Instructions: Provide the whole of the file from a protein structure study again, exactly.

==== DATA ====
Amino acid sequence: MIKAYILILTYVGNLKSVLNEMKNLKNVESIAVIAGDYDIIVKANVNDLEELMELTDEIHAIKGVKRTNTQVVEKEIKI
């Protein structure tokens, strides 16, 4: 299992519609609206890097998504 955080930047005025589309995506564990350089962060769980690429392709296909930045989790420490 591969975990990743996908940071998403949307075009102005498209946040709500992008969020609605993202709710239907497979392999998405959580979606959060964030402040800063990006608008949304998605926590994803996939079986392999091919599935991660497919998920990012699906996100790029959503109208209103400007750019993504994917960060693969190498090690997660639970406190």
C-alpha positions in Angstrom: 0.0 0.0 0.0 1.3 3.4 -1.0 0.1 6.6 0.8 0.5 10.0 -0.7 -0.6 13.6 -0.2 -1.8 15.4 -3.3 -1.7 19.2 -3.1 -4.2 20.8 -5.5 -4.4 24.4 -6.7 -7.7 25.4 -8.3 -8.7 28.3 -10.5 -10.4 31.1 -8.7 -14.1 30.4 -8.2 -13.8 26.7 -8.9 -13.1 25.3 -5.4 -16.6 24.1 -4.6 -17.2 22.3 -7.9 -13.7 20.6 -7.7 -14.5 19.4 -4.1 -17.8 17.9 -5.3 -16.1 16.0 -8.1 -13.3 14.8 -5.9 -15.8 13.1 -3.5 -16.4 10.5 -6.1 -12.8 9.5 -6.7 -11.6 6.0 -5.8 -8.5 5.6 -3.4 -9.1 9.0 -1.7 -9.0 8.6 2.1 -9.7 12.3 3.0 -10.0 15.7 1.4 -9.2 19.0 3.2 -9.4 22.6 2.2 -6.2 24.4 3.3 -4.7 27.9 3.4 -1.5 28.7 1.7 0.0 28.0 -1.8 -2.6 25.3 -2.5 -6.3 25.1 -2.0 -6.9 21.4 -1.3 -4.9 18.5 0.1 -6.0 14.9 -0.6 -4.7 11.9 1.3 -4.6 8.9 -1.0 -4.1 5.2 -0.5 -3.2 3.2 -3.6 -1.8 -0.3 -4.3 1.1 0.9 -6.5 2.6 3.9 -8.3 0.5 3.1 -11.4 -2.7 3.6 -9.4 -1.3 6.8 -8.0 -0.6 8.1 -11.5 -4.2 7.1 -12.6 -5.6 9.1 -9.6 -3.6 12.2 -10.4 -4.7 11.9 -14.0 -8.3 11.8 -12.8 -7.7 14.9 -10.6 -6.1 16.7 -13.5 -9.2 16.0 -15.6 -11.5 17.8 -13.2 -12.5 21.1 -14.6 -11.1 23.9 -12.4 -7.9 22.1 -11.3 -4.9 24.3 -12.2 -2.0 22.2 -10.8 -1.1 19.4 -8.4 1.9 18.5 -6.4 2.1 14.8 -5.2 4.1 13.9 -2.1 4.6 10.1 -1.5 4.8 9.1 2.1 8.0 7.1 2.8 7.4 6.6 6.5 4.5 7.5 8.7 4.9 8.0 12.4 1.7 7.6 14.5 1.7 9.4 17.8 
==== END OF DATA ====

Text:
Amino acid sequence: MIKAYILILTYVGNLKSVLNEMKNLKNVESIAVIAGDYDIIVKANVNDLEELMELTDEIHAIKGVKRTNTQVVEKEIKI
């Protein structure tokens, strides 16, 4: 299992519609609206890097998504 955080930047005025589309995506564990350089962060769980690429392709296909930045989790420490 591969975990990743996908940071998403949307075009102005498209946040709500992008969020609605993202709710239907497979392999998405959580979606959060964030402040800063990006608008949304998605926590994803996939079986392999091919599935991660497919998920990012699906996100790029959503109208209103400007750019993504994917960060693969190498090690997660639970406190």
C-alpha positions in Angstrom: 0.0 0.0 0.0 1.3 3.4 -1.0 0.1 6.6 0.8 0.5 10.0 -0.7 -0.6 13.6 -0.2 -1.8 15.4 -3.3 -1.7 19.2 -3.1 -4.2 20.8 -5.5 -4.4 24.4 -6.7 -7.7 25.4 -8.3 -8.7 28.3 -10.5 -10.4 31.1 -8.7 -14.1 30.4 -8.2 -13.8 26.7 -8.9 -13.1 25.3 -5.4 -16.6 24.1 -4.6 -17.2 22.3 -7.9 -13.7 20.6 -7.7 -14.5 19.4 -4.1 -17.8 17.9 -5.3 -16.1 16.0 -8.1 -13.3 14.8 -5.9 -15.8 13.1 -3.5 -16.4 10.5 -6.1 -12.8 9.5 -6.7 -11.6 6.0 -5.8 -8.5 5.6 -3.4 -9.1 9.0 -1.7 -9.0 8.6 2.1 -9.7 12.3 3.0 -10.0 15.7 1.4 -9.2 19.0 3.2 -9.4 22.6 2.2 -6.2 24.4 3.3 -4.7 27.9 3.4 -1.5 28.7 1.7 0.0 28.0 -1.8 -2.6 25.3 -2.5 -6.3 25.1 -2.0 -6.9 21.4 -1.3 -4.9 18.5 0.1 -6.0 14.9 -0.6 -4.7 11.9 1.3 -4.6 8.9 -1.0 -4.1 5.2 -0.5 -3.2 3.2 -3.6 -1.8 -0.3 -4.3 1.1 0.9 -6.5 2.6 3.9 -8.3 0.5 3.1 -11.4 -2.7 3.6 -9.4 -1.3 6.8 -8.0 -0.6 8.1 -11.5 -4.2 7.1 -12.6 -5.6 9.1 -9.6 -3.6 12.2 -10.4 -4.7 11.9 -14.0 -8.3 11.8 -12.8 -7.7 14.9 -10.6 -6.1 16.7 -13.5 -9.2 16.0 -15.6 -11.5 17.8 -13.2 -12.5 21.1 -14.6 -11.1 23.9 -12.4 -7.9 22.1 -11.3 -4.9 24.3 -12.2 -2.0 22.2 -10.8 -1.1 19.4 -8.4 1.9 18.5 -6.4 2.1 14.8 -5.2 4.1 13.9 -2.1 4.6 10.1 -1.5 4.8 9.1 2.1 8.0 7.1 2.8 7.4 6.6 6.5 4.5 7.5 8.7 4.9 8.0 12.4 1.7 7.6 14.5 1.7 9.4 17.8 